Budweiser Applauds Soldiers on Mobile Tour - Event Marketer

Budweiser Applauds Soldiers on Mobile Tour

DB_EX_Budweiser_2006 Ex
Year: 2006

In the midst of a tough political climate surrounding the war in Iraq, Anheuser-Busch trotted out a tour that would give consumers of all political affiliations an opportunity to come together and say thanks to the men and women in the armed forces.

Pulled together in just five weeks, the tour sent two teams of Budweiser’s iconic Clydesdales to 28 markets in three months. One team started at the Brooklyn Bridge in New York, the other from the Golden Gate Bridge in California, with both aimed toward A-B’s backyard in St. Louis. At each stop, consumers had a chance to record a video message for soldiers overseas.

“We learned how to use our resources and our brand to enable Americans to be able to do something that they probably wouldn’t have had the ability to do otherwise,” says Mark Greenspahn, director-contemporary event marketing for A-B. “We gave them a direct communication link to our troops. I don’t think there are very many opportunities to do that.”

The concept was born out of the favorable consumer reaction to A-B’s “Applause” commercial, which debuted during last year’s Super Bowl and featured troops returning home from service to cheers and applause in an airport.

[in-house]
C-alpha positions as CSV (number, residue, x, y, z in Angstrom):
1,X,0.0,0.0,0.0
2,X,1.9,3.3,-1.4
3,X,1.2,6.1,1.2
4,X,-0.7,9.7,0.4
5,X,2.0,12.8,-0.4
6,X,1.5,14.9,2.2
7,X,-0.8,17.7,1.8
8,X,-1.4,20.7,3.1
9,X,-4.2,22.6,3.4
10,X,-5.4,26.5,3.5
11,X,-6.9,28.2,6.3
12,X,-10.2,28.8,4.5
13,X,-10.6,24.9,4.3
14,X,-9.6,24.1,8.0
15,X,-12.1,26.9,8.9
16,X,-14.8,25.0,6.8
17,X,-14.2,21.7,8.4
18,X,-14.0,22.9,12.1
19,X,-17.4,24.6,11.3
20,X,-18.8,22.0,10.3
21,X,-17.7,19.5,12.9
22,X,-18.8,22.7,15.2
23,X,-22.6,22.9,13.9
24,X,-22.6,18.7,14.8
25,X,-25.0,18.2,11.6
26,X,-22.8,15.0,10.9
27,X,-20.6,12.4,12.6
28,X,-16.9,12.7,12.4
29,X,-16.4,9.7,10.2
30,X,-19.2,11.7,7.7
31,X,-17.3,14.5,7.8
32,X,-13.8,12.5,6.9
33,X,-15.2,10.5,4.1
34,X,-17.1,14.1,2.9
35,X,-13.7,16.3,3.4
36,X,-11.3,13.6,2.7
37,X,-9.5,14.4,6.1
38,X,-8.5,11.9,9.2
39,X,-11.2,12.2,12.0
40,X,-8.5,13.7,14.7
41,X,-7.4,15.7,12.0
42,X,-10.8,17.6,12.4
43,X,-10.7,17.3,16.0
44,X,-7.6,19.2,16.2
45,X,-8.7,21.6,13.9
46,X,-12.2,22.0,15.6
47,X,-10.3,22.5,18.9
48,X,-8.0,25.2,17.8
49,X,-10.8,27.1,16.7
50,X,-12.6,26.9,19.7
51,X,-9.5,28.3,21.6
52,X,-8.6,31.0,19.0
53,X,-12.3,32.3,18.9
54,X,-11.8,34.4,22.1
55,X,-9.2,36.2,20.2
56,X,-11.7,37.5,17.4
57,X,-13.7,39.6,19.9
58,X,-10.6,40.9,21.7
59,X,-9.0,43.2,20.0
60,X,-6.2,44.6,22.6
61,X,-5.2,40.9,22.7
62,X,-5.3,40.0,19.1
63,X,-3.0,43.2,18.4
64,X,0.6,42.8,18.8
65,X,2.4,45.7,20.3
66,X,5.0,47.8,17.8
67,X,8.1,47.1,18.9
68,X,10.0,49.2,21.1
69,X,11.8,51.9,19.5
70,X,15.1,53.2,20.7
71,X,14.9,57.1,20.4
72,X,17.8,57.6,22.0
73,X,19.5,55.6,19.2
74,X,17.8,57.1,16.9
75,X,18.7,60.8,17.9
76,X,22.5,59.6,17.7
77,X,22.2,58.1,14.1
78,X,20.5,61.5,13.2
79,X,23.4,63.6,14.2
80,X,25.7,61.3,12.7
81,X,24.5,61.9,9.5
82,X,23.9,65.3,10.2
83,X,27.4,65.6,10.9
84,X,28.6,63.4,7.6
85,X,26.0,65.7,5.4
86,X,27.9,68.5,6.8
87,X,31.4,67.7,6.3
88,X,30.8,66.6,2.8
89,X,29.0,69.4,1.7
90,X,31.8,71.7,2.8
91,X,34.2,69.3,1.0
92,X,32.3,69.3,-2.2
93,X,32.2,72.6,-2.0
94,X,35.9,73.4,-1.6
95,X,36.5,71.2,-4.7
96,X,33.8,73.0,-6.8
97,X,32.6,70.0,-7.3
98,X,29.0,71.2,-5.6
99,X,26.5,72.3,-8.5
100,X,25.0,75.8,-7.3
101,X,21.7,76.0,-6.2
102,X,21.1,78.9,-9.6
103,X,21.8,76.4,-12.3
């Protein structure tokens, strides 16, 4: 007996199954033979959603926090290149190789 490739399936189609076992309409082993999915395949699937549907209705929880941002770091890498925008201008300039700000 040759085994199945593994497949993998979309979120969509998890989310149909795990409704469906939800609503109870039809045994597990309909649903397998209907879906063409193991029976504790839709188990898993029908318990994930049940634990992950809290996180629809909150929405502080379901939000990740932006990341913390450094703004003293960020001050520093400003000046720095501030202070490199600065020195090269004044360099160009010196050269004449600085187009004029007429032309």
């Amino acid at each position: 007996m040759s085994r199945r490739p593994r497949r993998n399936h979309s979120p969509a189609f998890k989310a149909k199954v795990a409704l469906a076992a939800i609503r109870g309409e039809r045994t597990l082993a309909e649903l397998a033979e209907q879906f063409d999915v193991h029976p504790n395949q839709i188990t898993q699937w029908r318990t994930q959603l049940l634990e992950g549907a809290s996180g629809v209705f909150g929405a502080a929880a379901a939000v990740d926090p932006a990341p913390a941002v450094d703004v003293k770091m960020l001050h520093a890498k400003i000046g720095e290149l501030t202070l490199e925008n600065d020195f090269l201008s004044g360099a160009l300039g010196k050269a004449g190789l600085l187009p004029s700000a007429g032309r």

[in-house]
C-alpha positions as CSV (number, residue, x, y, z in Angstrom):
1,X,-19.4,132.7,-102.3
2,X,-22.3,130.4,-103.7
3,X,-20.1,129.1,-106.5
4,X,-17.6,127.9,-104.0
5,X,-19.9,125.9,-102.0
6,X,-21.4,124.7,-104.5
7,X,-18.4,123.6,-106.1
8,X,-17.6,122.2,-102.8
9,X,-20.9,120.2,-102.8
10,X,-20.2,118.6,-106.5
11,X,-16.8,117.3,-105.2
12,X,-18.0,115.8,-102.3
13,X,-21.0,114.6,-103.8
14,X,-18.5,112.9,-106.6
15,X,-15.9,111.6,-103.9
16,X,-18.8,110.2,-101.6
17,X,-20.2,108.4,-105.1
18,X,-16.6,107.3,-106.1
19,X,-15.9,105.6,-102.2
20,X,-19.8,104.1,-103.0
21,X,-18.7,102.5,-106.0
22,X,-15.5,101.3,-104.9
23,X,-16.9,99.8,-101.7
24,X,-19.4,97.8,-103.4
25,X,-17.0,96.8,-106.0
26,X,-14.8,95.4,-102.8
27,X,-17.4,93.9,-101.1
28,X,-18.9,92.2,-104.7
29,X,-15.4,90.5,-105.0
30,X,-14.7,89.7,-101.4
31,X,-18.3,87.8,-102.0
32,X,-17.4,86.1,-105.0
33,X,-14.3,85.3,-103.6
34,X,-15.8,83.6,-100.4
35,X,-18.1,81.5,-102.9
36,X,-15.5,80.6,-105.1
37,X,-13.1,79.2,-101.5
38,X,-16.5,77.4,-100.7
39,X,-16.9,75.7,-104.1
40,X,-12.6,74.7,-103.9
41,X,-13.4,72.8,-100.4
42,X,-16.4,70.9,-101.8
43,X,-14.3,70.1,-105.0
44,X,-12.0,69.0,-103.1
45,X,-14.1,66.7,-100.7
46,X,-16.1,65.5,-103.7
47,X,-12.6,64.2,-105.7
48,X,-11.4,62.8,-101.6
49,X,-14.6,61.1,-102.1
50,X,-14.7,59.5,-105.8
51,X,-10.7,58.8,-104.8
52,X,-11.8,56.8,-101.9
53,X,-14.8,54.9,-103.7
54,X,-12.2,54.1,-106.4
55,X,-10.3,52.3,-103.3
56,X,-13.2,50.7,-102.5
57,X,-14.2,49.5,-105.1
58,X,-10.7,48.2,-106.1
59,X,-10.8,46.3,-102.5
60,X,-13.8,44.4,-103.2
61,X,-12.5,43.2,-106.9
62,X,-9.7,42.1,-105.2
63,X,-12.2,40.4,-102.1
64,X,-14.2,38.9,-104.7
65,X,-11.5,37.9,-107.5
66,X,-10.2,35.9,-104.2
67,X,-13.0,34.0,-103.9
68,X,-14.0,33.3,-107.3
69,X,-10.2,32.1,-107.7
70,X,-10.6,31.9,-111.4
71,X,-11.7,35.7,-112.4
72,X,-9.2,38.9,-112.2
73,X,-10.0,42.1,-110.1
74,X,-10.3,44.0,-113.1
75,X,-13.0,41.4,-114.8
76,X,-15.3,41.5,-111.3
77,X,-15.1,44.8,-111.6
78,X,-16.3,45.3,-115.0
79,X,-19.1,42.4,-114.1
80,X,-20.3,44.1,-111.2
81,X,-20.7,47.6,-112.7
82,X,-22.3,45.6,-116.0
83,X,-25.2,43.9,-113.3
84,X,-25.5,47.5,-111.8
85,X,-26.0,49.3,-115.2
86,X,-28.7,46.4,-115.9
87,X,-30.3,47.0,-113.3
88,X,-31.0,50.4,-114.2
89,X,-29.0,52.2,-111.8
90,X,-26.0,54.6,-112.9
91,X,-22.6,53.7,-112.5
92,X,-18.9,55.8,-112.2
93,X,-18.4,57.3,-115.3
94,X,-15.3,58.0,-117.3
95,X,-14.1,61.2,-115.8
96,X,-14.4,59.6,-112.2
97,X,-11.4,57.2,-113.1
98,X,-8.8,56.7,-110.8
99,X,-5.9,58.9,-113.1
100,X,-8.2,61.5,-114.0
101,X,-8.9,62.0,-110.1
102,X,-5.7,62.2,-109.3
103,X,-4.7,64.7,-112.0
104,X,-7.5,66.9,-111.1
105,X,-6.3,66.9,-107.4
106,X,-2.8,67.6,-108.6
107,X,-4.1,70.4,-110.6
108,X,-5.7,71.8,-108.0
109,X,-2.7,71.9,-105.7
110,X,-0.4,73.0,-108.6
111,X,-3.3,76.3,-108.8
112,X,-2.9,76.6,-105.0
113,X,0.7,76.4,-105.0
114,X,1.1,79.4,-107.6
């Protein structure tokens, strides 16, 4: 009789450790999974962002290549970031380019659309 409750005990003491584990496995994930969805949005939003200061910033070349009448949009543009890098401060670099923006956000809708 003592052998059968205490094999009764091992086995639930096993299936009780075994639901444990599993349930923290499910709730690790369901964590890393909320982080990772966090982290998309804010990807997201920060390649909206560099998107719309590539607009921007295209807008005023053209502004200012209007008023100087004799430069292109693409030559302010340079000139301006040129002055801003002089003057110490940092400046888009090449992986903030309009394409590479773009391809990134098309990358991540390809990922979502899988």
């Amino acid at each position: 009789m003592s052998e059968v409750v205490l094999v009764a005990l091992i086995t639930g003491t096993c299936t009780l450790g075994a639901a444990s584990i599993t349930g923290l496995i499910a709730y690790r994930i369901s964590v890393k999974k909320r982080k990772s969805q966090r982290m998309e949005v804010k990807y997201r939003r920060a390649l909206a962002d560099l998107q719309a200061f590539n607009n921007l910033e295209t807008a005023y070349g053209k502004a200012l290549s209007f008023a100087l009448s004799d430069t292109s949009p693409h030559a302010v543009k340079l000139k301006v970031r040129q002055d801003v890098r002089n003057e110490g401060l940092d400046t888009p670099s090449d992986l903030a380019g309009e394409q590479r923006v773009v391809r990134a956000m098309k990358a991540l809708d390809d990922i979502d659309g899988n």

In addition to creating messages for the troops at tour stops, consumers could walk through exhibits featuring photos, stories, and videos illustrating A-B’s support of the troops over the last century. Each team of Clydesdales was accompanied by a 53-foot tractor-trailer carrying the event buildout. Approximately 12,000 video messages were recorded on the tour.

“To be there, and to watch the tears roll down everybody’s faces—that’s what said ‘Wow, we hit a home run,’” says Terry Hobbs, vp-production services at St. Louis-based The Spark.

Appropriately, the tour wrapped July 4 at Fair St. Louis, one of the country’s biggest Independence Day celebrations. In front of an audience of approximately 200,000 fairgoers, the two hitches marched toward each other before meeting in the middle of St. Louis’ East Bridge and fireworks capped the final celebration.

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